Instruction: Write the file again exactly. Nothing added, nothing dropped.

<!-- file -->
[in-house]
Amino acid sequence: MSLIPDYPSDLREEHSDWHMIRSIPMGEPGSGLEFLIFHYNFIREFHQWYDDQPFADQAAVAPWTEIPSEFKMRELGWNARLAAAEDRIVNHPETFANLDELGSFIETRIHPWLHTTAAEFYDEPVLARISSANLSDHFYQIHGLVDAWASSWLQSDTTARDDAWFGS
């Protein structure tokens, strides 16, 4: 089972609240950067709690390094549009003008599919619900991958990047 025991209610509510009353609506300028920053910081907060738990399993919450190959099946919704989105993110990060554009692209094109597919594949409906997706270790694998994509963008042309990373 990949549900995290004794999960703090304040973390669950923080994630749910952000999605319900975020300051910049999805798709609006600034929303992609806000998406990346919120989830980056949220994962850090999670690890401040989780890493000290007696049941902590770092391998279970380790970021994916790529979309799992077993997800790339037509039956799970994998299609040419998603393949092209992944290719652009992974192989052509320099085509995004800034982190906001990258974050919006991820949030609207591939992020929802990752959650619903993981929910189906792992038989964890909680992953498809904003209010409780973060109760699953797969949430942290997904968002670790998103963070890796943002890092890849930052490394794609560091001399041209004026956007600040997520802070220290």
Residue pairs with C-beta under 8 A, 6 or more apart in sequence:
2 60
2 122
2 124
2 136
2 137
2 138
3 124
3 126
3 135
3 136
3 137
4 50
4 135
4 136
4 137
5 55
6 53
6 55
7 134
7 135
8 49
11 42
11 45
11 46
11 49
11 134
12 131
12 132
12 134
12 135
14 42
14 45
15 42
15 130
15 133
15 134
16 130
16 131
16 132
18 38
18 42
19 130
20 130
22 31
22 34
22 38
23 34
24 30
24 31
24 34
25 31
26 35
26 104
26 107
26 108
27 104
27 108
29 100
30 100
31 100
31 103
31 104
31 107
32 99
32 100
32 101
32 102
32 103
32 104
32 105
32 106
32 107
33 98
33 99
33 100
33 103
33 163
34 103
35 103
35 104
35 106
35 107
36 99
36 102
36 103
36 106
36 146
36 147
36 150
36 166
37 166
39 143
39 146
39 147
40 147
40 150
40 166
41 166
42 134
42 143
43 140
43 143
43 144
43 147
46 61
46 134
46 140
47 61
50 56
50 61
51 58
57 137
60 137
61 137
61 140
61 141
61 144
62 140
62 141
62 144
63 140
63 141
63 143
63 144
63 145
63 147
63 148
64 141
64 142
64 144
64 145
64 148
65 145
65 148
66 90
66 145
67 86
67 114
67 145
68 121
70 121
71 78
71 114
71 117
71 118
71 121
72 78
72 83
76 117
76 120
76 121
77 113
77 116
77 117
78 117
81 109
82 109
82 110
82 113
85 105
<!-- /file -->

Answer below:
[in-house]
Amino acid sequence: MSLIPDYPSDLREEHSDWHMIRSIPMGEPGSGLEFLIFHYNFIREFHQWYDDQPFADQAAVAPWTEIPSEFKMRELGWNARLAAAEDRIVNHPETFANLDELGSFIETRIHPWLHTTAAEFYDEPVLARISSANLSDHFYQIHGLVDAWASSWLQSDTTARDDAWFGS
């Protein structure tokens, strides 16, 4: 089972609240950067709690390094549009003008599919619900991958990047 025991209610509510009353609506300028920053910081907060738990399993919450190959099946919704989105993110990060554009692209094109597919594949409906997706270790694998994509963008042309990373 990949549900995290004794999960703090304040973390669950923080994630749910952000999605319900975020300051910049999805798709609006600034929303992609806000998406990346919120989830980056949220994962850090999670690890401040989780890493000290007696049941902590770092391998279970380790970021994916790529979309799992077993997800790339037509039956799970994998299609040419998603393949092209992944290719652009992974192989052509320099085509995004800034982190906001990258974050919006991820949030609207591939992020929802990752959650619903993981929910189906792992038989964890909680992953498809904003209010409780973060109760699953797969949430942290997904968002670790998103963070890796943002890092890849930052490394794609560091001399041209004026956007600040997520802070220290």
Residue pairs with C-beta under 8 A, 6 or more apart in sequence:
2 60
2 122
2 124
2 136
2 137
2 138
3 124
3 126
3 135
3 136
3 137
4 50
4 135
4 136
4 137
5 55
6 53
6 55
7 134
7 135
8 49
11 42
11 45
11 46
11 49
11 134
12 131
12 132
12 134
12 135
14 42
14 45
15 42
15 130
15 133
15 134
16 130
16 131
16 132
18 38
18 42
19 130
20 130
22 31
22 34
22 38
23 34
24 30
24 31
24 34
25 31
26 35
26 104
26 107
26 108
27 104
27 108
29 100
30 100
31 100
31 103
31 104
31 107
32 99
32 100
32 101
32 102
32 103
32 104
32 105
32 106
32 107
33 98
33 99
33 100
33 103
33 163
34 103
35 103
35 104
35 106
35 107
36 99
36 102
36 103
36 106
36 146
36 147
36 150
36 166
37 166
39 143
39 146
39 147
40 147
40 150
40 166
41 166
42 134
42 143
43 140
43 143
43 144
43 147
46 61
46 134
46 140
47 61
50 56
50 61
51 58
57 137
60 137
61 137
61 140
61 141
61 144
62 140
62 141
62 144
63 140
63 141
63 143
63 144
63 145
63 147
63 148
64 141
64 142
64 144
64 145
64 148
65 145
65 148
66 90
66 145
67 86
67 114
67 145
68 121
70 121
71 78
71 114
71 117
71 118
71 121
72 78
72 83
76 117
76 120
76 121
77 113
77 116
77 117
78 117
81 109
82 109
82 110
82 113
85 105